The Real Problem with Hybrid Agile

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Before SAFe®, most organizations would do “our brand of agile”. IMO, SAFe® takes the most common elements of a plethora of hybrid agile approaches and codifies them in to a “standard” (imagine air quotes). My comments today are not about SAFe® but hybrid agile in general.

The common denominator I see across hybrid agile approaches is that they include the notion of some specific deliverables by a specific date. For the agile purist this isn’t agile because that notion is very not agile. Hats off to the purists that get to work that way, and they have already stopped reading by now unless they share the same mental state of people that slow down to look at a bad accident on the freeway (which I feel is not agile, but I’m no purist, so I couldn’t say for sure).

So, having target dates for a collection of stories isn’t entirely a bad thing, in that there are many organizations that have a legal obligation to appear as if they can reliably predict the future. These target days are where the problems start. And I will admin here that the title of this post is a lie, it is multiple problems, but I wanted to rope in those who really think that there is one thing wrong because I think they may get the most out of this particular rant.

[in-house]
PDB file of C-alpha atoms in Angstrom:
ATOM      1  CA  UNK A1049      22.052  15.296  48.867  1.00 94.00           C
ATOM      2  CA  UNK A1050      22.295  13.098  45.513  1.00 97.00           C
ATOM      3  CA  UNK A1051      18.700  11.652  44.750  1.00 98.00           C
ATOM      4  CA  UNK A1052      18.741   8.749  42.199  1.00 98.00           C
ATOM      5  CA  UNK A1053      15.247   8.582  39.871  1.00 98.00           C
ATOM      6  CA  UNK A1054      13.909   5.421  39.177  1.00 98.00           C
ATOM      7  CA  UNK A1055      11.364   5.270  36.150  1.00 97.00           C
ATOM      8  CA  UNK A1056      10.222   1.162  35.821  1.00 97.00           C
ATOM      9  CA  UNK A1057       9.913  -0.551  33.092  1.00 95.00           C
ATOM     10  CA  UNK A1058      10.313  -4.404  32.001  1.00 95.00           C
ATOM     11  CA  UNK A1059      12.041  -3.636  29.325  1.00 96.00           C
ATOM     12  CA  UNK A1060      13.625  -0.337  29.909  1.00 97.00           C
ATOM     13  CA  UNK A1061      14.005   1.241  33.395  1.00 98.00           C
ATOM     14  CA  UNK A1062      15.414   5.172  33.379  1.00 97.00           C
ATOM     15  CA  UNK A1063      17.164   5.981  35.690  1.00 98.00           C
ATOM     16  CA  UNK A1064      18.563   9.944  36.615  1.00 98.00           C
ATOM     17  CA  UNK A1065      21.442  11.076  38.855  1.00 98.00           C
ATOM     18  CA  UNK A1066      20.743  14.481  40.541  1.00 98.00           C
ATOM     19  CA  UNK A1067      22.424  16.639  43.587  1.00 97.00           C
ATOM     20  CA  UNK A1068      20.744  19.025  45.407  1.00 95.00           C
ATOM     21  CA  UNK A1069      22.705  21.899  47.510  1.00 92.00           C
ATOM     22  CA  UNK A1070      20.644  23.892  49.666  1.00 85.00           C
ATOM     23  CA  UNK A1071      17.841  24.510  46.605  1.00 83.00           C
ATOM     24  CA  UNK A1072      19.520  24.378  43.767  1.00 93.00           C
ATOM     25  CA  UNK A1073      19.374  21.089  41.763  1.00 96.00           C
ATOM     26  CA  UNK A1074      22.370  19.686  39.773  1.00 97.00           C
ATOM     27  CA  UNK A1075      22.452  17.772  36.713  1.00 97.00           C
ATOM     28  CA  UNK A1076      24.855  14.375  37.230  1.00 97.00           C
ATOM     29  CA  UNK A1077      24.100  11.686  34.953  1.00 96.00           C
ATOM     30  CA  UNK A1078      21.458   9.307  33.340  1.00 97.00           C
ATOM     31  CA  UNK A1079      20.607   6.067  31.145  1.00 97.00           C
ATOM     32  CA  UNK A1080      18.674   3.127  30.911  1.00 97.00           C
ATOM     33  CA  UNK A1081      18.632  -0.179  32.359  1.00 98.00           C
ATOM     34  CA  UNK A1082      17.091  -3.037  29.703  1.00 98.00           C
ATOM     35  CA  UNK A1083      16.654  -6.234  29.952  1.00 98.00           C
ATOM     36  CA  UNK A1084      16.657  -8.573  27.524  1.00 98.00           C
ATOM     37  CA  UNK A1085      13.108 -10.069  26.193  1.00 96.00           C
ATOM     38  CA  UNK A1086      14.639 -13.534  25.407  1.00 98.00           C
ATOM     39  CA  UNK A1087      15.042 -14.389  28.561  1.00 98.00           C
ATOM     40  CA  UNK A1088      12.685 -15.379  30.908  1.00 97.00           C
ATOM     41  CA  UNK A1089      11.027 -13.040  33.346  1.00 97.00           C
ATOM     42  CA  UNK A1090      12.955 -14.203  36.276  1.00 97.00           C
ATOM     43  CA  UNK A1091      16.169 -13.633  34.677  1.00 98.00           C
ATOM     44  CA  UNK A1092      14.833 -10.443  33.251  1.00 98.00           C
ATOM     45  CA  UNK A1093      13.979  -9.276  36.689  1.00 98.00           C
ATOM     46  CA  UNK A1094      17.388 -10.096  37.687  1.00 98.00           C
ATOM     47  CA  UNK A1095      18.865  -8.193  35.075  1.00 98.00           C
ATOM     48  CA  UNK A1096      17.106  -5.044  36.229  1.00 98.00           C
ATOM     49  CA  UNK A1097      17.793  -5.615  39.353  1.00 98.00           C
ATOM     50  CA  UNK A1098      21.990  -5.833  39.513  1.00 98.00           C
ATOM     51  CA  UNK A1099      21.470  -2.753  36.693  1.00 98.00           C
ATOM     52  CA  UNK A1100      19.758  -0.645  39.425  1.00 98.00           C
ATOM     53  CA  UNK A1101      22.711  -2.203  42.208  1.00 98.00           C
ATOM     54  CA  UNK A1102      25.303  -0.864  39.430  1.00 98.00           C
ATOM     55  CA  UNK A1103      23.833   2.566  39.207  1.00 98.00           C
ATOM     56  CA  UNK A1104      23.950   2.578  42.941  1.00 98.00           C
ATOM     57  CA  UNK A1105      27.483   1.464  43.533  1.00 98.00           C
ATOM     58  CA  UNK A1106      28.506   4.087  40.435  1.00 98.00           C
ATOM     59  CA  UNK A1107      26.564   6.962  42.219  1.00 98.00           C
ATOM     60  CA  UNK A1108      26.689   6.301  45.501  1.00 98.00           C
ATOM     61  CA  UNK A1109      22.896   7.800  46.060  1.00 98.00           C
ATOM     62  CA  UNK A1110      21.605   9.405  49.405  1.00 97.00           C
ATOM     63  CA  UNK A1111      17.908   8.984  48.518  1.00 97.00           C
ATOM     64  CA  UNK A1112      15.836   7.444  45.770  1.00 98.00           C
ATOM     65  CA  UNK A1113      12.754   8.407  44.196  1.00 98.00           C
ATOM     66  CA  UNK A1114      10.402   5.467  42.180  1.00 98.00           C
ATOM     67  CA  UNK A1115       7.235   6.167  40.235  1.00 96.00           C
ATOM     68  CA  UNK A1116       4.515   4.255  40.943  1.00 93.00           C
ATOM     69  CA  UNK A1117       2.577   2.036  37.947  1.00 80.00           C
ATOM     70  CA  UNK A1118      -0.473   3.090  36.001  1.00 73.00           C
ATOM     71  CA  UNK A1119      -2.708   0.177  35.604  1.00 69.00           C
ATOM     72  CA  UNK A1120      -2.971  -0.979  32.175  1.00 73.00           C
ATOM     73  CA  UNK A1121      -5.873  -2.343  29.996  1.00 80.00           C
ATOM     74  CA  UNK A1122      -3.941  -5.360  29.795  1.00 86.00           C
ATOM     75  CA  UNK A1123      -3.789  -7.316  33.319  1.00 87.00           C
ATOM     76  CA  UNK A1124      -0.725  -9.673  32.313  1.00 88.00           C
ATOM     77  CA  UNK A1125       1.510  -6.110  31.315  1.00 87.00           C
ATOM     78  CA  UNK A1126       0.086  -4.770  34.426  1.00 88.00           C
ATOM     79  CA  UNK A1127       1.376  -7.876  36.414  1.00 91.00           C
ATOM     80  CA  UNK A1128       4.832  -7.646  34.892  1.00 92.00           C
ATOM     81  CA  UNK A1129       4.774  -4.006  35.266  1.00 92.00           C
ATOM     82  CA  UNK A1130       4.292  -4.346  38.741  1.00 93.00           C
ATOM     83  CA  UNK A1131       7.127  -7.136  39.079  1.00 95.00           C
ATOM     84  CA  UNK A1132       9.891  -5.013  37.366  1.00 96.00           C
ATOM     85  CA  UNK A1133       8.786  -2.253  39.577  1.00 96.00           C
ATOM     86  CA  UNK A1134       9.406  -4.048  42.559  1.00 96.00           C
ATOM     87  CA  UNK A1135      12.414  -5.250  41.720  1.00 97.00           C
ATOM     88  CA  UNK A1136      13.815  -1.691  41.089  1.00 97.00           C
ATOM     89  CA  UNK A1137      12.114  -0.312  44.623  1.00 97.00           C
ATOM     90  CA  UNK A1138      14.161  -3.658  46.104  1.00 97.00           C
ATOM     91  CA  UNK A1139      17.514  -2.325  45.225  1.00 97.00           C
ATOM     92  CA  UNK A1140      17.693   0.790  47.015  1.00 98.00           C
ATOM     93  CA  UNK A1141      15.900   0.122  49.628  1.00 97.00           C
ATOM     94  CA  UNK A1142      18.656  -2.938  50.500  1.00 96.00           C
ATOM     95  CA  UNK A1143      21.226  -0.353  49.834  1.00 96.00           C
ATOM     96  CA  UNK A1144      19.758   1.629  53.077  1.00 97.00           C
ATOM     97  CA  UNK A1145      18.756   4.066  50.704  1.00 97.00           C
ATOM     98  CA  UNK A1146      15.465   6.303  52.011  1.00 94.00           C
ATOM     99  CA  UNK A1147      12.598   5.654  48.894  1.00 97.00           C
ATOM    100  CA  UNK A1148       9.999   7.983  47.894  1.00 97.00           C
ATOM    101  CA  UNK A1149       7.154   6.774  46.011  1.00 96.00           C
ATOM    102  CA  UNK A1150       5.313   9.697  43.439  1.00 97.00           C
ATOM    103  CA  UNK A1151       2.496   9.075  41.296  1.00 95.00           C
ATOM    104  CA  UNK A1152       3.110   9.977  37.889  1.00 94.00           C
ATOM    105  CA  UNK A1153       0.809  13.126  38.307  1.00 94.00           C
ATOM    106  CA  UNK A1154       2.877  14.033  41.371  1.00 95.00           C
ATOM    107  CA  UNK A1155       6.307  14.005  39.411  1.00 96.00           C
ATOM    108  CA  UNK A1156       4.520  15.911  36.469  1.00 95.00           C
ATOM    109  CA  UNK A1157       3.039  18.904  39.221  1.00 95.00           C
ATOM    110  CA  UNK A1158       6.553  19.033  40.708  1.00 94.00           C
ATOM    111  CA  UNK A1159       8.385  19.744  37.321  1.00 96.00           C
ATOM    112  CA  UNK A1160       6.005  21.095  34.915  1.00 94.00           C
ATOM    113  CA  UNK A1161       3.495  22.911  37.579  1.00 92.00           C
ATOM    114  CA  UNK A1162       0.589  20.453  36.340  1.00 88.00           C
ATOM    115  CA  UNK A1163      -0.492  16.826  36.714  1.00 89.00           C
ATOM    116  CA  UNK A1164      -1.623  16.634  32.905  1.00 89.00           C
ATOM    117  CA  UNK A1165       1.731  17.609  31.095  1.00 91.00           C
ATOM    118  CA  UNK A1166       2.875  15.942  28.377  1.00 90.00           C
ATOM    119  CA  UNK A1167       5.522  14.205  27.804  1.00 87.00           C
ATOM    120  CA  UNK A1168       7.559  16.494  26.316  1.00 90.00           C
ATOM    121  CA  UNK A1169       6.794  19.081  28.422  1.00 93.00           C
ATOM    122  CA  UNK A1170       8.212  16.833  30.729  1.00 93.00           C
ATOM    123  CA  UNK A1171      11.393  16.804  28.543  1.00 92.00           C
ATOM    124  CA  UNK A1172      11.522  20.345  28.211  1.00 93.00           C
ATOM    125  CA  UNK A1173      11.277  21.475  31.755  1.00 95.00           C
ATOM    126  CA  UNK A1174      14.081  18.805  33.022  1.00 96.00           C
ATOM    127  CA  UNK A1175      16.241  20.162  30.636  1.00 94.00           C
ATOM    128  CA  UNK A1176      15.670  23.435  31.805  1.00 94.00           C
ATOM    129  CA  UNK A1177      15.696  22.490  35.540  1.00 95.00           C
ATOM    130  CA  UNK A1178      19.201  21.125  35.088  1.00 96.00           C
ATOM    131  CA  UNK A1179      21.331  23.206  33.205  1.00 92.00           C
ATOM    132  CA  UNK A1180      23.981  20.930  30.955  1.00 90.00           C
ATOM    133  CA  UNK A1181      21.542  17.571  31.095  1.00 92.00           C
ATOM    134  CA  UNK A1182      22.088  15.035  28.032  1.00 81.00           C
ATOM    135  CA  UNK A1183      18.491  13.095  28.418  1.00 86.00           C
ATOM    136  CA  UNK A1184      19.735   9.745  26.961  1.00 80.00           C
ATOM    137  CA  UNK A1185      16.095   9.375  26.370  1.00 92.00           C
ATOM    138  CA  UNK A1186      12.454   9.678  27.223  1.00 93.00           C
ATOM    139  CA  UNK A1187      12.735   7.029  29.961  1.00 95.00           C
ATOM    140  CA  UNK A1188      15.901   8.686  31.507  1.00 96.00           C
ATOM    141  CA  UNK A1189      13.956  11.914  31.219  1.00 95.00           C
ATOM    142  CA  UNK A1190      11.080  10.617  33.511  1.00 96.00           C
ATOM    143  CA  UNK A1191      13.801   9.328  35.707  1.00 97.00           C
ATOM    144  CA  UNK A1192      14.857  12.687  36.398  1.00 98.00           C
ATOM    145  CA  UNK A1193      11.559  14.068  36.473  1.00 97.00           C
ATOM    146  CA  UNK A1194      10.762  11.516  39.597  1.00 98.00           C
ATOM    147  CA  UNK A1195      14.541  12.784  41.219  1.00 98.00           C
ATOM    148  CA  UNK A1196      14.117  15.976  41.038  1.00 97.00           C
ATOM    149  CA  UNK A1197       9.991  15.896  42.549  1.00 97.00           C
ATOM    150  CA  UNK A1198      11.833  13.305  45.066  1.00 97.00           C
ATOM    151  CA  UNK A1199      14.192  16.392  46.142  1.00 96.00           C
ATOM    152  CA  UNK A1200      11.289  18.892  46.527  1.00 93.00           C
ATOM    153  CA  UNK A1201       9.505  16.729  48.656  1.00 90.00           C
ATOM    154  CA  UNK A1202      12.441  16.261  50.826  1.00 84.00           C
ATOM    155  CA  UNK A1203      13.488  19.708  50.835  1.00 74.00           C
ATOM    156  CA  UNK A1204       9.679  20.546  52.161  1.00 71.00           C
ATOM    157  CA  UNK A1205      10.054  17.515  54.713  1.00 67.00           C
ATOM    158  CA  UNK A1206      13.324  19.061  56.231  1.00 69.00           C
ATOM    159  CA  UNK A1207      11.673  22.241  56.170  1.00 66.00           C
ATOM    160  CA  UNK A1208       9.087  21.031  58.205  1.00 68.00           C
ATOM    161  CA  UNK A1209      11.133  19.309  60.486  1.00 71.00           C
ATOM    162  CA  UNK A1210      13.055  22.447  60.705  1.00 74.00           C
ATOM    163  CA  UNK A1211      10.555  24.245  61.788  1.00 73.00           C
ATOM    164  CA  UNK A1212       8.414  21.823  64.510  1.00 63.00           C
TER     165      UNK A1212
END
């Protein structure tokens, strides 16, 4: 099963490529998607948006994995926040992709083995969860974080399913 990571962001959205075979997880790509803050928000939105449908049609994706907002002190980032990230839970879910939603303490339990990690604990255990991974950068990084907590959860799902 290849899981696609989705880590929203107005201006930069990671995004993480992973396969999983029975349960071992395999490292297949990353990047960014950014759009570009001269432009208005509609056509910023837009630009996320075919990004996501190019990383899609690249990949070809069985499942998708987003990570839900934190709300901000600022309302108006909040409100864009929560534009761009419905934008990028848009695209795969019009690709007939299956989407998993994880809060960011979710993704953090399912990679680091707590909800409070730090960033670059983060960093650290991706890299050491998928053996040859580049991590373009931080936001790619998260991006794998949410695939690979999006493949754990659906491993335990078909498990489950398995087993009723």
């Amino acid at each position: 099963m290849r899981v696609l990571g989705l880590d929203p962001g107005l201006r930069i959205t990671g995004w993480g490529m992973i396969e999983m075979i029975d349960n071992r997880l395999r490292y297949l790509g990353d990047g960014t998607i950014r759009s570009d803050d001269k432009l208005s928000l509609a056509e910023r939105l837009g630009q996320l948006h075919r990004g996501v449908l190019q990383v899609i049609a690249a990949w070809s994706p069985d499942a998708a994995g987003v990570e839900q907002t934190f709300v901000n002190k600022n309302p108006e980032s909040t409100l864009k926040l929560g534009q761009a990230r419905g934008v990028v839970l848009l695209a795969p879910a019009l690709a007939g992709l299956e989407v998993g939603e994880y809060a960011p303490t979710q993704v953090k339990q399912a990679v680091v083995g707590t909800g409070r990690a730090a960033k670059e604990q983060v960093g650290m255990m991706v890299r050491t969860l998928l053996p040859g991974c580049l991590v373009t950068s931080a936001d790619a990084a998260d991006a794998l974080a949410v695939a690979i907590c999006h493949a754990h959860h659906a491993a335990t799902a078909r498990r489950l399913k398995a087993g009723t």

So, first problem (position being arbitrary, I don’t have any stats about which problem occurs most) is that if the target is missed then there will be some people that point at the agile side of the hybrid approach as the blame. It could be, but it is much more likely that it is the behaviors that result for hybrid approaches, such as skipping documentation entirely, which results in longer ramp up time and lack of the DRY design pattern, because if you don’t know what’s been done how would you know if you were doing it again?

The next problem (purposely avoiding making it the  second problem to avoid people thinking this is a non-arbitrary sequence…beyond a order that helps to communicate the concepts) is that when the targets are missed the people that are supposed to know what the future looks like look bad, so they get mad at the people who are trying to hit the target. Most people feel bad when people are mad at them (except people with either experience in such things, certain psychological disorders, or a hybrid of the two).  No one likes to feel bad (except people with different psychological disorders) so they try to figure out how to prevent that in the future.  And we have tons of action-comedies to suggest a way to do this: Lower your expectations…lower…lower…that’s it. So people stop missing their targets and Wall Street analysts think the bosses of these people are great prognosticators where what they have actually done is taught their teams to be great procrastinators.